The world's oldest known snake fossils: Rolling back the clock by nearly 70 million years

University of Alberta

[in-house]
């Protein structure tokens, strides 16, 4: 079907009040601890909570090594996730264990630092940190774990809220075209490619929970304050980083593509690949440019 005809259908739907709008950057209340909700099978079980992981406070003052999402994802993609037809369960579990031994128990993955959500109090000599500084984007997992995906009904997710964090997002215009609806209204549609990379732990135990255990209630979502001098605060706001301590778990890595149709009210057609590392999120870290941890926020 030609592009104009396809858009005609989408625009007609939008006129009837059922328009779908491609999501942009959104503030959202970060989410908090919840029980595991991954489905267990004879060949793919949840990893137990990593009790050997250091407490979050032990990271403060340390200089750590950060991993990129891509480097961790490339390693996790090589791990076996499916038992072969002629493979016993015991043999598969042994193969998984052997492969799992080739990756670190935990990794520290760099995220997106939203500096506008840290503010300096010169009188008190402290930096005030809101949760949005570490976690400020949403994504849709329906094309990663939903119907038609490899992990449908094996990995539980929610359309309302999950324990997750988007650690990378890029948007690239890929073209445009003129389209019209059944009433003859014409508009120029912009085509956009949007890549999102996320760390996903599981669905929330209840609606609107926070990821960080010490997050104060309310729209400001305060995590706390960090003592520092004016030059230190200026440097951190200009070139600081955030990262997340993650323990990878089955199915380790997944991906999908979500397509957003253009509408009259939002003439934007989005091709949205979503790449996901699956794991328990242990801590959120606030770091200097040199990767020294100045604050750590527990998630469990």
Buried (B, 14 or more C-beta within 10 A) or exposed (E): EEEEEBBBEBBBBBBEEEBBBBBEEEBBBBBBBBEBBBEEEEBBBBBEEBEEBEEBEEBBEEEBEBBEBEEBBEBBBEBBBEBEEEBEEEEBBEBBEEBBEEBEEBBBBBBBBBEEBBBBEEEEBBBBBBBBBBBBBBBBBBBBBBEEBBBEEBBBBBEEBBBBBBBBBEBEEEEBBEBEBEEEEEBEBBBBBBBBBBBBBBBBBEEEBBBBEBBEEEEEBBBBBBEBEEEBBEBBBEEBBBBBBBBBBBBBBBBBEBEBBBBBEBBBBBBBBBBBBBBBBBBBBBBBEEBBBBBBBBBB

(Edmonton, AB) - Fossilized remains of four ancient snakes have been dated between 140 and 167 million years old - nearly 70 million years older than the previous record of ancient snake fossils - and are changing the way we think about the origins of snakes, and how and when it happened. The findings have been published in the prestigious peer-reviewed journal Nature Communications. The study explores the idea that evolution within the group called ‘snakes’ is much more complex than previously thought, says lead author and professor Michael Caldwell in the Faculty of Science at the University of Alberta. This new study makes it clear that the sudden appearance of snakes, some 100 million years ago, reflects a gap in the fossil record, not an explosive radiation of early snakes. Based on the new evidence and through comparison to living legless lizards that are not snakes, explains Caldwell, the paper explores the novel idea that the evolution of the characteristic snake skull and its parts appeared long before snakes lost their legs.

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